part a result of the Obama administration's Affordable Care Act, which
many Harvard professors championed.
"Harvard is a microcosm of what's happening in health care in the
country," said David M. Cutler, a health economist at the university who
was an adviser to President Obama's 2008 campaign. But only up to a
point: Professors at Harvard have until now generally avoided the higher
expenses that other employers have been passing on to employees. That
makes the outrage among the faculty remarkable, Mr. Cutler said, because
"Harvard was and remains a very generous employer."
Richard F. Thomas, a Harvard professor of classics and one of the
world's leading authorities on Virgil, called the changes "deplorable,
deeply regressive, a sign of the corporatization of the university."
Mary D. Lewis, a professor who specializes in the history of modern
France and has led opposition to the benefit changes, said they were
tantamount to a pay cut. "Moreover," she said, "this pay cut will be
timed to come at precisely the moment when you are sick, stressed or
facing the challenges of being a new parent."
The university is adopting standard features of most employer-sponsored
health plans: Employees will now pay deductibles and a share of the
costs, known as coinsurance, for hospitalization, surgery and certain
advanced diagnostic tests. The plan has an annual deductible of $250 per
individual and $750 for a family. For a doctor's office visit, the
charge is $20. For most other services, patients will pay 10 percent of
the cost until they reach the out-of-pocket limit of $1,500 for an
individual and $4,500 for a family.
Harvard's new plan is far more generous than plans sold on public
insurance exchanges under the Affordable Care Act. Harvard says its plan
pays 91 percent of the cost of services for the covered population,
while the most popular plans on the exchanges, known as silver plans,
pay 70 percent, on average, reflecting their "actuarial value."
Michael E. Chernew, a health economist and the chairman of the
university benefits committee, which recommended the new approach,
acknowledged that "with these changes, employees will often pay more for
care at the point of service." In part, he said, "that is intended
because patient cost-sharing is proven to reduce overall spending."
"It seems that Harvard is trying to save money by shifting costs to sick
people," said Mary C. Waters, a professor of sociology. "I don't
understand why a university with Harvard's incredible resources would do
this. What is the crisis?"
Comment by Don McCanne
Peering into Harvard's academic cocoon, there are two lessons we can
take home. One has to do with the insularity of the Harvard academic
staff as they consider their own health benefit program, but the more
important lesson has to do with the insularity of the health policy
academics at Harvard and other institutions regarding the design of
optimal systems of health care financing.
When we have a new national standard for health insurance that has an
actuarial value of 70 percent (patients pay an average of 30 percent of
their health care costs) based on the benchmark silver plans offered in
the insurance exchanges established by the Affordable Care Act, it is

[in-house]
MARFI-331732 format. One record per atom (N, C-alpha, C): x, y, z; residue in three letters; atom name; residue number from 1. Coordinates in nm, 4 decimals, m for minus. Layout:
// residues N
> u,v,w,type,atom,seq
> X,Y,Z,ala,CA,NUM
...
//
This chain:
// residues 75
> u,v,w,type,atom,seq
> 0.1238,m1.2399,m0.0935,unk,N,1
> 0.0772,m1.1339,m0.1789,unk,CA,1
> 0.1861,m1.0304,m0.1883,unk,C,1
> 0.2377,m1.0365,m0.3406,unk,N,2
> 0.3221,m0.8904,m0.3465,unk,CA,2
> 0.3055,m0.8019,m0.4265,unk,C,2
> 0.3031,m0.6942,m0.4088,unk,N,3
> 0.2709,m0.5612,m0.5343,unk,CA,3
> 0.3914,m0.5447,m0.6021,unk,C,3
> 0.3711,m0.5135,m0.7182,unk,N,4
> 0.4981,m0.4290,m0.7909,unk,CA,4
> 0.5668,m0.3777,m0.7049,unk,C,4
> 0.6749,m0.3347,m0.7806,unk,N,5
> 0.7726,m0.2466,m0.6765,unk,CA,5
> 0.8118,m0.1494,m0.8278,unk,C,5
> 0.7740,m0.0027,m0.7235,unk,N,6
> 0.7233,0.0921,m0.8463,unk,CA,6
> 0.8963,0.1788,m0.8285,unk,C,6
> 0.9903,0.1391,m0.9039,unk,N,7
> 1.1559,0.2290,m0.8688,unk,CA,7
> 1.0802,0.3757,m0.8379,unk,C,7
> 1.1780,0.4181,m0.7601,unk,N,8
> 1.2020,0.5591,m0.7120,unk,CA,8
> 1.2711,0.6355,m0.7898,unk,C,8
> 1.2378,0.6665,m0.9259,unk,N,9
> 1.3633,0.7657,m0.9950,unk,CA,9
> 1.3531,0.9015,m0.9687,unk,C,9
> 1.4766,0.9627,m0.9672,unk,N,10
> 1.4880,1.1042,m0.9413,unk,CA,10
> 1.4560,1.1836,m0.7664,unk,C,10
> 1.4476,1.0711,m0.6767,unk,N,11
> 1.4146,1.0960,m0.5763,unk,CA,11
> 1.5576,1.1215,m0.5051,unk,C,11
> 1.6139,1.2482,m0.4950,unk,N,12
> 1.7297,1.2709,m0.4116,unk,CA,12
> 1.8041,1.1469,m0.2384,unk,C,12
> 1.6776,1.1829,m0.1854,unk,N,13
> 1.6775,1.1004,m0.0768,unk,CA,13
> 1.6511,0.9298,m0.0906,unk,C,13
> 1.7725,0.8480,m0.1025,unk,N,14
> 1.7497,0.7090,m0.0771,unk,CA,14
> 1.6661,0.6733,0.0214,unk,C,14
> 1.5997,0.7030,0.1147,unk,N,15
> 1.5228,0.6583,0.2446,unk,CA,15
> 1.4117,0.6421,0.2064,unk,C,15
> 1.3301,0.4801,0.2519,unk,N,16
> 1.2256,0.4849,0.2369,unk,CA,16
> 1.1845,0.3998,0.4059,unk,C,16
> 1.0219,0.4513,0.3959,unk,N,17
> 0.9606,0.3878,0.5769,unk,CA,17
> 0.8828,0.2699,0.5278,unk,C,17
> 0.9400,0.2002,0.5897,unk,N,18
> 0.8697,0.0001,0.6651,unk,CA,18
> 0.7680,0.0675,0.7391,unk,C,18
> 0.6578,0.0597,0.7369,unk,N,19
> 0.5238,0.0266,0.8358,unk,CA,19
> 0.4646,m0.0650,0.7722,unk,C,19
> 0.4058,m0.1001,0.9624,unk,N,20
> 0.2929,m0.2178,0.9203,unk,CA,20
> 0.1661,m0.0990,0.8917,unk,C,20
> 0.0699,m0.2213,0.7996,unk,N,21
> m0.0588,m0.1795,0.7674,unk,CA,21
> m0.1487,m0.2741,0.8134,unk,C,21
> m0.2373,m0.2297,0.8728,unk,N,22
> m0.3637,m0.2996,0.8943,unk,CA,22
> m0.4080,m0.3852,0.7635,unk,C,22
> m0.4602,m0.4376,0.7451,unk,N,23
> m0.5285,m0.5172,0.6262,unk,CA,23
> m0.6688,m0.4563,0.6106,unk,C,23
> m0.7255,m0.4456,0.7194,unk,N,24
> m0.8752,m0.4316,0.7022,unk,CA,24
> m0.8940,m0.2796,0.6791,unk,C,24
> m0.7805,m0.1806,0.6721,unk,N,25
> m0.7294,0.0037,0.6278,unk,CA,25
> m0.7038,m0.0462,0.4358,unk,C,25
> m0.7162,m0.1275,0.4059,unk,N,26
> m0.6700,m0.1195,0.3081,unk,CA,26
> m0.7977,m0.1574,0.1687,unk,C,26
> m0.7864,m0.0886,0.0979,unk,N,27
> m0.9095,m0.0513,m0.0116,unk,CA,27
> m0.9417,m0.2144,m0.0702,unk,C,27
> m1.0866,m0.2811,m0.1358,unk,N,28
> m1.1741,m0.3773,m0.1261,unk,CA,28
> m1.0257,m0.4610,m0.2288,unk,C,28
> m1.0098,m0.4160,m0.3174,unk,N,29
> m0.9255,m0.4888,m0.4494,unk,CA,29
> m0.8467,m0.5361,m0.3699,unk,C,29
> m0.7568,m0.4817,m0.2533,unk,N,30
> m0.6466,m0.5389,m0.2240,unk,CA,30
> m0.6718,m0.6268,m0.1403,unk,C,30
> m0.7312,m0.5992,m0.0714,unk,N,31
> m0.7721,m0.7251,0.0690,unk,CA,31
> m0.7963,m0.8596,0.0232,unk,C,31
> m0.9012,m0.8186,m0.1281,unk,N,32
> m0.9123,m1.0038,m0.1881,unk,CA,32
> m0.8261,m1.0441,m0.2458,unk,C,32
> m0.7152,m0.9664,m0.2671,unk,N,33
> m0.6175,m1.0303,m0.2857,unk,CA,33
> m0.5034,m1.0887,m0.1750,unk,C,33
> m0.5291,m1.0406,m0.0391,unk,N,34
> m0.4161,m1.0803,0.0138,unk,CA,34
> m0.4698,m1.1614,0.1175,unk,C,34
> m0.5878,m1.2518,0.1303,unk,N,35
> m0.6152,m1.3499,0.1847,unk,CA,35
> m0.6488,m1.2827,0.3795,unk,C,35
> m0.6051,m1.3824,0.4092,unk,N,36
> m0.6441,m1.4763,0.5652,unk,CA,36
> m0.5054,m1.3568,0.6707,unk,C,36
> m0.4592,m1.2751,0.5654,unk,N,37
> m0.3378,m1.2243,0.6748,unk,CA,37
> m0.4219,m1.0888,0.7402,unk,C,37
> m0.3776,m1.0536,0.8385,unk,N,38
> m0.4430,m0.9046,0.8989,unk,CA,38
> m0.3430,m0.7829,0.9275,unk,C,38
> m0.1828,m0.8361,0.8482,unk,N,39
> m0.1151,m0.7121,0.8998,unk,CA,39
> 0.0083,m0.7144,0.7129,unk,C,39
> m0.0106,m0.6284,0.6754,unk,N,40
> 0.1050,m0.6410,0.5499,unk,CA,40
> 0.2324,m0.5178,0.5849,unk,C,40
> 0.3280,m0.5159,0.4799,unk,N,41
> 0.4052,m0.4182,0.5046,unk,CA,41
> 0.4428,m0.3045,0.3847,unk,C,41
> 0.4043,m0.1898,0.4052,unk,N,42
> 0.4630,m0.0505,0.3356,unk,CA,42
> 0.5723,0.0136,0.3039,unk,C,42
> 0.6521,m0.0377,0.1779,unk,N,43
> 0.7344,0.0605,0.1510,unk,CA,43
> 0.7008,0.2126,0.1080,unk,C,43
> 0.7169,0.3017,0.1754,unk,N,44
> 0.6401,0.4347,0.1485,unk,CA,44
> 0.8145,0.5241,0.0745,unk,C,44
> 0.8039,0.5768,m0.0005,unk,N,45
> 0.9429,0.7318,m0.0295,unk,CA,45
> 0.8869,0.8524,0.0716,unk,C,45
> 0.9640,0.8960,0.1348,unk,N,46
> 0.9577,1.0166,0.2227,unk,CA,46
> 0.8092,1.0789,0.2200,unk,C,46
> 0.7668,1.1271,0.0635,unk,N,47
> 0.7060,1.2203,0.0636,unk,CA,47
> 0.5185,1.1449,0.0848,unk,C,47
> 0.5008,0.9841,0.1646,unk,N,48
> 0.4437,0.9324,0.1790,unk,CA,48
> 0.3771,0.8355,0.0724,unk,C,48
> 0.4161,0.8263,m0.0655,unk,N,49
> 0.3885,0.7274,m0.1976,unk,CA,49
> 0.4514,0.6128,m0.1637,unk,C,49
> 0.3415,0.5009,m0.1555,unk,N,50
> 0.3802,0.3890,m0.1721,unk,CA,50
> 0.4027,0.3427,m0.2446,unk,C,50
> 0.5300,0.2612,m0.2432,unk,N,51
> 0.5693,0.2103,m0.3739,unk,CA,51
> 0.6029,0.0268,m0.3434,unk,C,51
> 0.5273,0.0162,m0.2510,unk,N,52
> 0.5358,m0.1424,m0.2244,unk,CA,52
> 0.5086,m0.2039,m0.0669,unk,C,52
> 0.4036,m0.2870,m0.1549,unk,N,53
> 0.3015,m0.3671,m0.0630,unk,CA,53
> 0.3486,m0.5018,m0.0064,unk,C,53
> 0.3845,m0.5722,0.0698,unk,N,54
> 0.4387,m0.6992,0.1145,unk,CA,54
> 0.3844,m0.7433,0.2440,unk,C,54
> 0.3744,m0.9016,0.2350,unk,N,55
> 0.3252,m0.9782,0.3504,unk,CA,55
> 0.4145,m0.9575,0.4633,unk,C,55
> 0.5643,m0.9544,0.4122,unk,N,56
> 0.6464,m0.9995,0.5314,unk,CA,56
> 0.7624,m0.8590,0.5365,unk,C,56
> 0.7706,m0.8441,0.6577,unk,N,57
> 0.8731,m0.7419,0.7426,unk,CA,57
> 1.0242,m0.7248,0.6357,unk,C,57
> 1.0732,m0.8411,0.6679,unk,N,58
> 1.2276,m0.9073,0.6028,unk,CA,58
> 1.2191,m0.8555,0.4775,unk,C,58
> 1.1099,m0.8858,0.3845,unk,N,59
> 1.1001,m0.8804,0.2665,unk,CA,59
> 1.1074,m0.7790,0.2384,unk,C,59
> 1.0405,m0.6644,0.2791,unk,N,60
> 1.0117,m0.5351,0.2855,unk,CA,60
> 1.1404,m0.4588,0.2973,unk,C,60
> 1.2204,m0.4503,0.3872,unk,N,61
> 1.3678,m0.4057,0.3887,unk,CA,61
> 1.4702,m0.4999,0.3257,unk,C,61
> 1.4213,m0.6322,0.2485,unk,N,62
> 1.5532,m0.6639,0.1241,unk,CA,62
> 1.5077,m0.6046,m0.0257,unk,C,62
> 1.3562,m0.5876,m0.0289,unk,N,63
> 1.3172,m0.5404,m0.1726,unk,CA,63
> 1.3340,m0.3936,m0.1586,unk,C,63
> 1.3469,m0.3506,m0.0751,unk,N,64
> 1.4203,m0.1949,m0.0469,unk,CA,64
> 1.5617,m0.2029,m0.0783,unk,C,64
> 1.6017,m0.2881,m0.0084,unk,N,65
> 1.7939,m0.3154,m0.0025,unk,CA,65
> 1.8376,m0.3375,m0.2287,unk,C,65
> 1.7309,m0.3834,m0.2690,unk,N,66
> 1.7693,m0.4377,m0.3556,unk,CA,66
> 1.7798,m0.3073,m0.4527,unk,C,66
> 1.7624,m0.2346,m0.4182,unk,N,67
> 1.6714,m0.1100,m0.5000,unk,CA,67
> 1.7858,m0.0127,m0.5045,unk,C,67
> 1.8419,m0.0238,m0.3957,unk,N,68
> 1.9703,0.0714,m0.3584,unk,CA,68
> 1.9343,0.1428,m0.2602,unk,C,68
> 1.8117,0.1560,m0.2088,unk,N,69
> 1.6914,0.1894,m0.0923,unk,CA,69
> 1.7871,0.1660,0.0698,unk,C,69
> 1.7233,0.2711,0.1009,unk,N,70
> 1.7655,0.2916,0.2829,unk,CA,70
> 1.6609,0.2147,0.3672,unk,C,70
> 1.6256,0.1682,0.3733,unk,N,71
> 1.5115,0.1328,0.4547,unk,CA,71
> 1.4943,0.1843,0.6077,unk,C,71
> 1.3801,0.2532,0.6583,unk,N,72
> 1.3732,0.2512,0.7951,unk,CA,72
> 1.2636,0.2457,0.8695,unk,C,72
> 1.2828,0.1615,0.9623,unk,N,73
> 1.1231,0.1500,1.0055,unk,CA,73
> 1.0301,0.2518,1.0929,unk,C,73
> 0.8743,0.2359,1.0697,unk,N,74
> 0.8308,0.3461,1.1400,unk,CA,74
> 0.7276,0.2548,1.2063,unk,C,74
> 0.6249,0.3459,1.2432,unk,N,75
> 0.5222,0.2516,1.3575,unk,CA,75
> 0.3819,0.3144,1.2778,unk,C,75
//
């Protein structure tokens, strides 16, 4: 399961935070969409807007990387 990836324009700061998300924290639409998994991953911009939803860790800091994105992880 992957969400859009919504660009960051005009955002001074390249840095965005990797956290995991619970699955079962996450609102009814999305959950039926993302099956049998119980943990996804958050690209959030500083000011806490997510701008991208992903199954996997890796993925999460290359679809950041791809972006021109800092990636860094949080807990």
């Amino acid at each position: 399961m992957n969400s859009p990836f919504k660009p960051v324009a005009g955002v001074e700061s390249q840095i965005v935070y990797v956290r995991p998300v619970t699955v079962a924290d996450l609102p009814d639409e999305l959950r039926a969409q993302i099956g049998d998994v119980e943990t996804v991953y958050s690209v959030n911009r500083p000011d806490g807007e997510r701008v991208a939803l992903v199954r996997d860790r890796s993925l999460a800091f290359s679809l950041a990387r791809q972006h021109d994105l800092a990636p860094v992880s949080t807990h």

astonishing to hear the outrage expressed by the Harvard academic
community over the reduction of the actuarial value of their plans to
the almost unheard of level of 91 percent! They would pay on average
only 9 percent of their health care costs.
That said, they are right. They should be able to receive all essential
health care services without paying anything out-of-pocket at the time
they receive care. Other nations have proven that you can provide first
dollar coverage at a per capita cost that averages half of what we spend
in the United States. Placing financial barriers in the way of health
care access is not only unnecessary, it is frequently harmful.
The first lesson here is that the insularity of these academics did not
allow them to think beyond the needs of themselves and the needs of the
"less well-paid members of our community" - the Harvard community, that
is. It is difficult to watch the expression of their outrage over their
comparatively modest reduction in benefits, leaving them with
platinum-level plans, when they remain silent on the deficient plans
that most of the nation has to deal with. From their academic towers,
they have the luxury of being able to sound off about the health care
injustices that so many in the nation face. But they didn't do it. They
merely whined about the injustices of their own solid-platinum insurance.
But then there is the academic health policy community. They are still
fixated on the misinterpretations and extrapolations of the RAND Health
Insurance Experiment (see the Harvard Crimson excerpts above). They
continue to insist that when patients have health care needs, they must
buy a ticket to enter the health care arena, partially invalidating
their prepayment arrangements (i.e., health insurance). That there are
better ways to improve value without erecting financial barriers to care
seems to be lost not only behind the blinders that these health policy
academics are wearing, but also behind the earplugs that they must be
wearing as well. They see and hear no evil, but they sure do speak evil!
When are those of us outside of the moat protecting Harvard's insular
compound finally going to take over the policy reins? Soon, I hope.
at 9:32 AM